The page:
Brian and Olivia Albright don't want to see a swine flu epidemic sweep across northwest Ohio, but they do believe in being prepared.
This month, their Sylvania company, AOA Products LLC, which specializes in custom packaging for industries, has begun assembling and marketing "flu protection" kits aimed specifically at helping people avoid H1N1.
"The whole impetus for this was at the beginning of summer. This was hitting Mexico and South America, and we knew that when school came around this fall it was going to hit pretty hard," Mr. Albright said.
For 2009, the U.S. Centers for Disease Control and Prevention has reported 43,771 confirmed and probable cases of novel H1N1 infections in the United States, with 7,983 hospitalizations and 522 deaths.
First responders - doctors, nurses, and health officials - have protective supplies to prevent spreading swine flu, Mr. Albright said, but nothing is available to meet a potential demand by the public for a five-day kit. "Our intention is this is for the common man, for home use," he said.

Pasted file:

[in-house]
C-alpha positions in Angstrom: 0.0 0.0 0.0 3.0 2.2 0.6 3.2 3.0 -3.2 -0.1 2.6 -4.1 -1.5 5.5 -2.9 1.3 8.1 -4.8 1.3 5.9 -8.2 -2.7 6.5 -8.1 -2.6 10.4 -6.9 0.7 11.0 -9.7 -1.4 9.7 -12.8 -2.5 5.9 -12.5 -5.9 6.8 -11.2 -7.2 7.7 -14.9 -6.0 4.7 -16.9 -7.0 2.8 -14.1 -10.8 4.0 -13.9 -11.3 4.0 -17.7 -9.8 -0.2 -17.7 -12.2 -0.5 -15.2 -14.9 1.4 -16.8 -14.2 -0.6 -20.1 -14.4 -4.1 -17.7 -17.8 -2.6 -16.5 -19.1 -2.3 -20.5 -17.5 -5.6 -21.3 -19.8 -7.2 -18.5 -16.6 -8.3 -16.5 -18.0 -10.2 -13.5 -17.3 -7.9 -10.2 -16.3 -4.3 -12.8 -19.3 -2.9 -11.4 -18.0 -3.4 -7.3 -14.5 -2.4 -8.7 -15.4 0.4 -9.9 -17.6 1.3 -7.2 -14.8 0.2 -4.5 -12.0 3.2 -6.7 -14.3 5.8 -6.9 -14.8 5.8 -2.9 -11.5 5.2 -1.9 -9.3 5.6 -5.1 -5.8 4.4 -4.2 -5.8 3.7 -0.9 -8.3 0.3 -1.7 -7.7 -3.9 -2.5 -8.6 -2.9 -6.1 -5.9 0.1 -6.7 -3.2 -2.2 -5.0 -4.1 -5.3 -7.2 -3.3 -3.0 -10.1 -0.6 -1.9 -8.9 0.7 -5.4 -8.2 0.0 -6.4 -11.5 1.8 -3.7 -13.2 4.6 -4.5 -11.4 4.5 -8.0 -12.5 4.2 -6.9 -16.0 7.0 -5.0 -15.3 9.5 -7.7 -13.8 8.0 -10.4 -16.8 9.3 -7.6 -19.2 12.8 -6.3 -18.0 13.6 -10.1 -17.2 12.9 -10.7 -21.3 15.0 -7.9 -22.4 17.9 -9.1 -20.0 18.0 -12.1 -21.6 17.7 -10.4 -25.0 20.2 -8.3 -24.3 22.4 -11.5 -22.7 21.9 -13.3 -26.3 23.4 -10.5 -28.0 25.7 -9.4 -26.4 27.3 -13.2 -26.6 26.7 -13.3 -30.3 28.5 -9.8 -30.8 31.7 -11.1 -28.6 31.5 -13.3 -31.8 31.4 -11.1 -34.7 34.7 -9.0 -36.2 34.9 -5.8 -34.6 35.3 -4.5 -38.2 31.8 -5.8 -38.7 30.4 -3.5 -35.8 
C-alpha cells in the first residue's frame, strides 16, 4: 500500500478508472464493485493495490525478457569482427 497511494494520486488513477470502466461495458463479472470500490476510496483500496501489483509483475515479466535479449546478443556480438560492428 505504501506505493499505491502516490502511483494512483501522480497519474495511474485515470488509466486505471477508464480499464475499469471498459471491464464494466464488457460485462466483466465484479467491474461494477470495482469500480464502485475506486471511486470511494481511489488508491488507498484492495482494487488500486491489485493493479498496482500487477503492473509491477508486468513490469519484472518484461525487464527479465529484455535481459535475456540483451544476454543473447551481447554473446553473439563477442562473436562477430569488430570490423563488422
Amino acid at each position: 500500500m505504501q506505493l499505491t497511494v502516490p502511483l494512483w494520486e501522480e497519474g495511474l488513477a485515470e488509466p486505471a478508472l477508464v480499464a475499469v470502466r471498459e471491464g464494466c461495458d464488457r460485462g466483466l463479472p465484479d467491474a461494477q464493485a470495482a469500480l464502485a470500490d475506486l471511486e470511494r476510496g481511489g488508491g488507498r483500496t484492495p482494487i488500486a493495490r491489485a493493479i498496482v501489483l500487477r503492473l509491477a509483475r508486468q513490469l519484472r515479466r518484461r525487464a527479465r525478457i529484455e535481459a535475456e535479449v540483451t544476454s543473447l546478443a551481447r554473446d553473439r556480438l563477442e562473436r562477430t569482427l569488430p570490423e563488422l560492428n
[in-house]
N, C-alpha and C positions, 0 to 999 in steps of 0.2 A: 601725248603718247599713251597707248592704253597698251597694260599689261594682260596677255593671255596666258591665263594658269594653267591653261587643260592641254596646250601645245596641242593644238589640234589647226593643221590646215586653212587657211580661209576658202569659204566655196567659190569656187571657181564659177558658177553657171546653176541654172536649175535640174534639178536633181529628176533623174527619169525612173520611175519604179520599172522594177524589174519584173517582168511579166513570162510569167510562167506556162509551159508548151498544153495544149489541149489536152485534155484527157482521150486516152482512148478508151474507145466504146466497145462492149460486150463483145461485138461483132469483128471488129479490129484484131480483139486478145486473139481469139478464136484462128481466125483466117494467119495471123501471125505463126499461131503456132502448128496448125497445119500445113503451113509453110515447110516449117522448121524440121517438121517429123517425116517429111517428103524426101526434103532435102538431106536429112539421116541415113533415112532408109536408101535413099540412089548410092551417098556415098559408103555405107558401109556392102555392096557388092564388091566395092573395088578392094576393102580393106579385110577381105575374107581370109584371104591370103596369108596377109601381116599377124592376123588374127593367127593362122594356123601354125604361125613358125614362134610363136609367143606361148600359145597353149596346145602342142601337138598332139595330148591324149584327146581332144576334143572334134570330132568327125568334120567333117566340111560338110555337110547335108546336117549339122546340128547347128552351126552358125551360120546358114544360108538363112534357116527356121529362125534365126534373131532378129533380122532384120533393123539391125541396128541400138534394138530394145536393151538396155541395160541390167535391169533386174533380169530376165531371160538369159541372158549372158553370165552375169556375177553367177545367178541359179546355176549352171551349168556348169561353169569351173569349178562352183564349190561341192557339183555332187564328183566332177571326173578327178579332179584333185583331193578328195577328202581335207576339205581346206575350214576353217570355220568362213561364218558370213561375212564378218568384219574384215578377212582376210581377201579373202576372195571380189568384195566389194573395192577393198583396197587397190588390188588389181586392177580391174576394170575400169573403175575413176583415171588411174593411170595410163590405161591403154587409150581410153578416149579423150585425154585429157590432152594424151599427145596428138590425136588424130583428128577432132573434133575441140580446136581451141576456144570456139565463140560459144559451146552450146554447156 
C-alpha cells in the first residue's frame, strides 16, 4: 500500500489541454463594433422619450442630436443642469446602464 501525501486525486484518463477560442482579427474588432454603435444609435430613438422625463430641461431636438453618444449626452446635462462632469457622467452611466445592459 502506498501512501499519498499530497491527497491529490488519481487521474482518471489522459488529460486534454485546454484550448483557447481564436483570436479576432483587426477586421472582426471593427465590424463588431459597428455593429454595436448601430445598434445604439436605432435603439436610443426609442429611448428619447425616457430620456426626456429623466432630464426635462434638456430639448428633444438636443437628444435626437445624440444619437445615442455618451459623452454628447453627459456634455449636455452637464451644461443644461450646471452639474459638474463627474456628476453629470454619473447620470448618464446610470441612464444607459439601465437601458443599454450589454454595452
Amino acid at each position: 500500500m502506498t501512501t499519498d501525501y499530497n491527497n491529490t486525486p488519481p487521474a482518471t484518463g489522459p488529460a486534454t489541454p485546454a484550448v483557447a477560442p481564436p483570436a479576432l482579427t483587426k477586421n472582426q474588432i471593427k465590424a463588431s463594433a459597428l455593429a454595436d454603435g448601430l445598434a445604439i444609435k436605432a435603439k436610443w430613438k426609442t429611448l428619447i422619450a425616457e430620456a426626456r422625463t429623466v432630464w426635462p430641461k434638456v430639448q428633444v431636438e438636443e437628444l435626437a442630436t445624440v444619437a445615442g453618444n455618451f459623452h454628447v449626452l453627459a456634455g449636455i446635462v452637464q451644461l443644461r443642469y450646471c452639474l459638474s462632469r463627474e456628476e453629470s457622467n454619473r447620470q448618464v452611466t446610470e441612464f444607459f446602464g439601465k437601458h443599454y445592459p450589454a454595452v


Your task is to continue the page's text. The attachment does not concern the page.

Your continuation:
AOA's kit, for use by adults and teens, costs $7.95, plus shipping, via the AOA Web site. It has five N-95 particulate filter face masks, five pairs of latex gloves, hand sanitizer, instructions, and a list of Web sites with flu information. A small kit for children costs $5.95.
Mr. Albright said the masks, gloves, and sanitizer are recommended by the CDC and the World Health Organization. The kits are designed to protect someone during the flu's incubation period.
Dr. David Grossman, Toledo-Lucas County health commissioner, said, "What they're recommending you have are things that we do recommend. But with the N-95 masks, you usually have to fit them properly. If you're not using it properly, it's a problem," he said.
"And all the other things I could pick up at the grocery store."
But while the items would reduce risk, they wouldn't prevent someone from getting the flu if someone else sneezes on the gloves, for example, Dr. Grossman said.
AOA has about 2,500 kits for sale now and has supplies to make 5,000 more. It plans to market the kits to companies and schools.
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